1 August 2017

Tanzania Human Rights Worsen, Says LHRC Report

Photo: Supplied
Tanzanian socialite Amber Rutty.

Dar es Salaam — The human rights situation in Tanzania Mainland has worsened for a period of January to June, 2017 compared to the same period in 2016, a new report released by the Legal and Human Rights Centre (LHRC) shows.

The Bi-Annual Human Rights Report 2017, covering the first half of the year, cites violations of civil and political rights, particularly the right to life, restrictions on and threats to freedom of expression as among the factors that led to the deterioration of human rights.

Other factors are limitation on the freedom to assembly and increased violence against children.

However, the report shows that there has been slight improvement on the right to education, which was significantly boosted by the introduction of free basic education and the right to life for people with albinism.

Launching the report yesterday, the LHRC executive director, Dr Hellen Kijo-Bisimba, said during the period under review, there were arbitrary arrests and detention of opposition politicians and activists by the police following directives from regional and district commissioners.

"It is this period, when Cloud Media was invaded by the regional commissioner of Dar es Salaam and former information minister Nape Nnauye was denied the right to address the press and a Kiswahili weekly tabloid, Mawio, was slapped with a ban, thus denying citizens the right to information," she said.

Dr Bisimba added: "Kawe MP Halima Mdee, Ubungo mayor Boniface Jacob and journalists in Arusha were also arrested and detained and some of them being prosecuted following the arbitrary directives of the regional and district commissioners. Such incidents put our democracy at the crossroads," she added.

She noted that the LHRC had recommended government officials to refrain from interfering with freedom of expression without reasonable grounds as stipulated by law and stop threatening journalists. According to her, the government should also stop suppressing the opposition through denial of political assembly and that government officials and members of political parties should exercise political tolerance to preserve the country's peace and security.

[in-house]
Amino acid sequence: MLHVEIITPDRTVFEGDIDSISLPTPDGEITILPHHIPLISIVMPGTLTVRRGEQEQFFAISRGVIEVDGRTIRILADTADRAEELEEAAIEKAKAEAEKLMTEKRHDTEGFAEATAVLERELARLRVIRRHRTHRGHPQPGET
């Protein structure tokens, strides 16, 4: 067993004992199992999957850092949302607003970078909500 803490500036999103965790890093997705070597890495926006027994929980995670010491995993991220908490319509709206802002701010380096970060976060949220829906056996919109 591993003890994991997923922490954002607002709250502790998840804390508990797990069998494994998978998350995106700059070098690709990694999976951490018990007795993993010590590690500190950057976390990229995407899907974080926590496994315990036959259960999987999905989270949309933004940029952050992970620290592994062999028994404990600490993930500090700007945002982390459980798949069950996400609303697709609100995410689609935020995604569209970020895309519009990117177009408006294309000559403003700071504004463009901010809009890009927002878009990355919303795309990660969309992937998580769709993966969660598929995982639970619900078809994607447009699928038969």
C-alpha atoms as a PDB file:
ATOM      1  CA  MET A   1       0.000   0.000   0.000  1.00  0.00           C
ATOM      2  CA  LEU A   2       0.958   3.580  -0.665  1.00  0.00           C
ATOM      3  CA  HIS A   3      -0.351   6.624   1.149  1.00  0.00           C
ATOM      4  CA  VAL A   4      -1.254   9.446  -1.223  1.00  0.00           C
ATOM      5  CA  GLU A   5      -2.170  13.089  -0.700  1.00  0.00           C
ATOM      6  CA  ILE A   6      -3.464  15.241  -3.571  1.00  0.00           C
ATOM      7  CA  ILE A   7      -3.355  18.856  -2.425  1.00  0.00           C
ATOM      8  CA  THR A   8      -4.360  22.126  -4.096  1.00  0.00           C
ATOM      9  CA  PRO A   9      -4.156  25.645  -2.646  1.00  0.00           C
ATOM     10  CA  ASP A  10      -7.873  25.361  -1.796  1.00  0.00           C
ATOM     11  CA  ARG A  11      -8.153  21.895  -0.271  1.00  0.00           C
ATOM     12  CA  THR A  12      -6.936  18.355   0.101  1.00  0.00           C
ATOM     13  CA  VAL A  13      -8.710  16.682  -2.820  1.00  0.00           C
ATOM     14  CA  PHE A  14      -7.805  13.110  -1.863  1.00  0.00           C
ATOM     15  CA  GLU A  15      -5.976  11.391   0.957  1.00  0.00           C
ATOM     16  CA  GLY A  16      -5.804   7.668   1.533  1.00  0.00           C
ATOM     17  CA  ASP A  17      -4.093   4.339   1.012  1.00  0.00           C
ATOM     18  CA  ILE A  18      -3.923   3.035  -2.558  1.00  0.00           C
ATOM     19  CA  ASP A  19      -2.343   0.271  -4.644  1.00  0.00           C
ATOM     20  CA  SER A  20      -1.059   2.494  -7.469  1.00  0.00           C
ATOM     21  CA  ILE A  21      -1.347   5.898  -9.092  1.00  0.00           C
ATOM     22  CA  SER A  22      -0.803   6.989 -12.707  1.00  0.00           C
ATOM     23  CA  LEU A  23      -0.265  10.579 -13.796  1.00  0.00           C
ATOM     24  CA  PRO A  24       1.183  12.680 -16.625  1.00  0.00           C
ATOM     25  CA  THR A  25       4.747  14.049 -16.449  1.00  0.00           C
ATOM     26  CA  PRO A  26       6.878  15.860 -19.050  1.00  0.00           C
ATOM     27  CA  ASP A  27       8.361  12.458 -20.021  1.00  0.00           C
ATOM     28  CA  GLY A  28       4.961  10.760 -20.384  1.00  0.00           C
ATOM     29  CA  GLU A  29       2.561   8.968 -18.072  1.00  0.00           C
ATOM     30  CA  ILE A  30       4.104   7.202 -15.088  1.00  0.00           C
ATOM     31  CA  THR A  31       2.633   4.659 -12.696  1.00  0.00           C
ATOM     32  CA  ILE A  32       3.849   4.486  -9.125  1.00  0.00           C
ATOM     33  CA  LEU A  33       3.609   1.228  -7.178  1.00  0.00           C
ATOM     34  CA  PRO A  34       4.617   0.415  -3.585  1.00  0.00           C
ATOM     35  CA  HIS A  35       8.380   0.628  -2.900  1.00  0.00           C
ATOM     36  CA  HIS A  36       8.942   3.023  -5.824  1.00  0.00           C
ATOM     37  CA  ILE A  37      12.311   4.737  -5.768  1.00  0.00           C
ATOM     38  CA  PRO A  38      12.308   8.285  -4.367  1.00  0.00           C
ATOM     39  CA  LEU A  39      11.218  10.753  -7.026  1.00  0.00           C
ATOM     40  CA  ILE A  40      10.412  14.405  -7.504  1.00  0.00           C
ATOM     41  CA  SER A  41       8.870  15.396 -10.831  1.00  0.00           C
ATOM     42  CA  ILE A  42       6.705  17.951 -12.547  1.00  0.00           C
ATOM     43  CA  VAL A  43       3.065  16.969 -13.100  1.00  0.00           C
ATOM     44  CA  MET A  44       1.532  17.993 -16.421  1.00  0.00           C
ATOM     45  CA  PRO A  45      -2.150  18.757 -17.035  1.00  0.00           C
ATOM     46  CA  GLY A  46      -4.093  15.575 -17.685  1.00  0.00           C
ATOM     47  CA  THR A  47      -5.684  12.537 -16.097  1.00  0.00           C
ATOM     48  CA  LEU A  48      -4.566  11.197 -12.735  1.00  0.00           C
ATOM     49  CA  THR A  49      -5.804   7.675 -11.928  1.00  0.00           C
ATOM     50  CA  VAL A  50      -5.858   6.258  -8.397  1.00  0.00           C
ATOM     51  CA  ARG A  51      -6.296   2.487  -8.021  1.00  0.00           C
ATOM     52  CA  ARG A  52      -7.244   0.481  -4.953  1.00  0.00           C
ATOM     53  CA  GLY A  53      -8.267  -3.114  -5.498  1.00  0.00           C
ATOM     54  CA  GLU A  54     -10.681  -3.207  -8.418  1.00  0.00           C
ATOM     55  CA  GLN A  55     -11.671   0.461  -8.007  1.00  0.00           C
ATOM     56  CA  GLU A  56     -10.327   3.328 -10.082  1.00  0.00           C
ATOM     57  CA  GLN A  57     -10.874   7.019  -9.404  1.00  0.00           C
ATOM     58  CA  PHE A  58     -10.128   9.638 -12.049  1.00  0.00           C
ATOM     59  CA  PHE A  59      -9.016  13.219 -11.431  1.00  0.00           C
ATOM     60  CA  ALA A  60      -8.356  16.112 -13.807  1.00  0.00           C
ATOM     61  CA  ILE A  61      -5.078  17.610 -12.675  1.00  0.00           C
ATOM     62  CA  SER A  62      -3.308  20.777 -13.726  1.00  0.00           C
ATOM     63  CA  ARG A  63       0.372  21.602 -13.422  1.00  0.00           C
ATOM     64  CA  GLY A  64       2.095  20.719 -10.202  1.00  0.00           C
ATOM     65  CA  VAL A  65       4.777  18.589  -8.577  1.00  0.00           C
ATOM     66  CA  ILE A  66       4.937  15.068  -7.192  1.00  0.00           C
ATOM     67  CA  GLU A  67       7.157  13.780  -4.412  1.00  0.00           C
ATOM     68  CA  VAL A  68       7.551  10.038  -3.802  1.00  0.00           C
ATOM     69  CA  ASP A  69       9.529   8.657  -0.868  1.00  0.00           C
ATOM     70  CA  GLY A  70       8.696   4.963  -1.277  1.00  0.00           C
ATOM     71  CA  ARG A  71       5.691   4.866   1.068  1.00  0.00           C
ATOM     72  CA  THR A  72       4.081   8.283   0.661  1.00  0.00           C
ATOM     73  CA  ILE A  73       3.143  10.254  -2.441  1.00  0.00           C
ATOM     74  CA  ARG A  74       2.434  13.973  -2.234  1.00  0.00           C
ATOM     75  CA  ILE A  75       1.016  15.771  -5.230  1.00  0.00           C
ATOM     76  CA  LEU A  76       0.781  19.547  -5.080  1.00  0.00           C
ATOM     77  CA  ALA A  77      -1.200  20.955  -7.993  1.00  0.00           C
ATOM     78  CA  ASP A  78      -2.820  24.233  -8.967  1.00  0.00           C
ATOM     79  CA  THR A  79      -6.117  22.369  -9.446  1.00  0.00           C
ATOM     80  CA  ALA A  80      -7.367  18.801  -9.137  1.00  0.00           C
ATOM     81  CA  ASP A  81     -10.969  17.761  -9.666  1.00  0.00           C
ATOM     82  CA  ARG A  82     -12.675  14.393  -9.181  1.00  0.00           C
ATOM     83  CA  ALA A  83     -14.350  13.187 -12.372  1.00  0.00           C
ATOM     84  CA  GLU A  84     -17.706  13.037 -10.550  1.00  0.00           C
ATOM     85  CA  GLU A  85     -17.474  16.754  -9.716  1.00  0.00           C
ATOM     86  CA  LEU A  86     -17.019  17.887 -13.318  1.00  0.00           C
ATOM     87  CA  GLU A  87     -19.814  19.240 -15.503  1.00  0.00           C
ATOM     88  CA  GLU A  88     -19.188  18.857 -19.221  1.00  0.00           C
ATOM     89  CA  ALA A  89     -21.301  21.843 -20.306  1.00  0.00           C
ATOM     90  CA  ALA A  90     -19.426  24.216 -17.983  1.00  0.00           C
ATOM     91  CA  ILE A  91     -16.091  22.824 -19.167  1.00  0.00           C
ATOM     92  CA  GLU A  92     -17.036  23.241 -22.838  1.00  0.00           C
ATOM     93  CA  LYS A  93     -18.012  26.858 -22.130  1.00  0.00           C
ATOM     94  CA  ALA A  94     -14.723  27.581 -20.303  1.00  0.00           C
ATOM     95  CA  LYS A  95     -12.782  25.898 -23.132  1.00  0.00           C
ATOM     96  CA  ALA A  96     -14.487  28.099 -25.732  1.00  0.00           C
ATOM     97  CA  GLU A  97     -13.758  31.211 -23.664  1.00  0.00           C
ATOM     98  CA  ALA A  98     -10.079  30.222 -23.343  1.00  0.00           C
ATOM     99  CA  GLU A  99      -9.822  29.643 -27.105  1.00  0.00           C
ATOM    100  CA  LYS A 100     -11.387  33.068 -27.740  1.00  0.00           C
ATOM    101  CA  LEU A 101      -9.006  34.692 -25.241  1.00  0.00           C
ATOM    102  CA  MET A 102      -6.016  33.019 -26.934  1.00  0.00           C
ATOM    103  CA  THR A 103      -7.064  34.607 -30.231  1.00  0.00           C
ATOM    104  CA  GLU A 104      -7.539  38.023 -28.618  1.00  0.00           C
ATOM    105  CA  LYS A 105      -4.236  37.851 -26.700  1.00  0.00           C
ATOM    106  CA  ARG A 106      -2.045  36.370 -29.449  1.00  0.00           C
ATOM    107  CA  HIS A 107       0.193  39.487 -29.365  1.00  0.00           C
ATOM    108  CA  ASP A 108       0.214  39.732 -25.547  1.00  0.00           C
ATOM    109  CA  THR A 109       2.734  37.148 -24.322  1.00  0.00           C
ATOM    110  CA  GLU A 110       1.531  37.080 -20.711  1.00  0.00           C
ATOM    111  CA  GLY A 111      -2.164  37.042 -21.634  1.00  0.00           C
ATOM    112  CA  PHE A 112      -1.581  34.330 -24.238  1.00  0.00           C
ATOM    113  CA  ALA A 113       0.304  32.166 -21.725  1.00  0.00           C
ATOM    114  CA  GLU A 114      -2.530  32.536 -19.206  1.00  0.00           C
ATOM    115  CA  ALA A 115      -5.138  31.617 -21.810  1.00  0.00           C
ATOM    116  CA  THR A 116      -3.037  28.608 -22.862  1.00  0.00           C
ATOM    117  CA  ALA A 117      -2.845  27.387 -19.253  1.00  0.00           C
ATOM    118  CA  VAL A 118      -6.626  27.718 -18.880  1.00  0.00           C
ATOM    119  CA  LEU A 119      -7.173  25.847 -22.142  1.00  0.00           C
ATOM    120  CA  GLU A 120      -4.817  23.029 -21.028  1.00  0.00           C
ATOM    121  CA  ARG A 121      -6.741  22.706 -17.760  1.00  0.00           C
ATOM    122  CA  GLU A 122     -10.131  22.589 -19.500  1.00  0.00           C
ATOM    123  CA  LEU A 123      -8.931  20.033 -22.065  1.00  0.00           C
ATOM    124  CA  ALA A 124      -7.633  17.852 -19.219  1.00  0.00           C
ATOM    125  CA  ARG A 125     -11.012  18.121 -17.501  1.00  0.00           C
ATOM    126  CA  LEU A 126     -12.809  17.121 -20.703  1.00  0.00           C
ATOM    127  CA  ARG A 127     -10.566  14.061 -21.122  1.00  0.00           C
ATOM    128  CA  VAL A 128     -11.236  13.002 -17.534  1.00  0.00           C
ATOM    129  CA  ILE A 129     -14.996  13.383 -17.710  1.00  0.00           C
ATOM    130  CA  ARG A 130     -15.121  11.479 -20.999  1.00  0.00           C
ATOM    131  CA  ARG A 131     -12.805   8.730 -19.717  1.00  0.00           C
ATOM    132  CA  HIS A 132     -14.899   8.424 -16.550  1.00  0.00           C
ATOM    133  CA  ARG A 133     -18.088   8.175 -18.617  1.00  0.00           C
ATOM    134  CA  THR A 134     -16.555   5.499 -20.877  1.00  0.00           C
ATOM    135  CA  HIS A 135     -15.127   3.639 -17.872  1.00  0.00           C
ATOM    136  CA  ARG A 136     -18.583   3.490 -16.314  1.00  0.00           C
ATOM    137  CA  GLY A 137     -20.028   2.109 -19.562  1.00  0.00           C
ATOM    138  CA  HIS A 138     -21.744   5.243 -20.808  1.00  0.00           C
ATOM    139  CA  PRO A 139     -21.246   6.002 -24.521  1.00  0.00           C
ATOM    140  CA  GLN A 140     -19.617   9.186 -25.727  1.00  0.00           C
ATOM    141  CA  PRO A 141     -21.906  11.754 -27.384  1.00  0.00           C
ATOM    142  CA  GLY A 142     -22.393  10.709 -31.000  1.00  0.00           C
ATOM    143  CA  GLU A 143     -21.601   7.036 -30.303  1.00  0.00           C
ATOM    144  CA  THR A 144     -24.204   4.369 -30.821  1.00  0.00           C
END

She said violence against women and children soared to 2,059 rape incidents from January to March, equivalent to 686 per month.

"Iringa, Dar es Salaam and Mbeya are leading regions in sexual violence against children," she pointed out.

Dr Bisimba explained that the LHRC had recommended that the government should declare a state of moratorium, improve death row conditions and prepare for the abolition of death penalty.

The police also should promptly respond to mob violence and witchcraft-related killings and bring perpetrators to justice.

"Law enforcers implicated in extra-judicial killings should be held accountable, the Media Services Act and the Cybercrimes Act should be amended to uphold freedom of expression and the right of expression," she said.

She pointed out that teenage mothers should also be allowed back to school after delivery as the re-entry policy is finalised and adopted, adding that Bills to amend the Law of Marriage Act, 1971 should drop all sections allowing child marriage and the anti-gender based violence (GBV) law should be prepared and tabled in Parliament.

Presenting key findings, LHRC researcher Fundikira Wazambi said a spate of killings in Coast Region targeting local government leaders and police officers posed a great threat to peace and security in the country.


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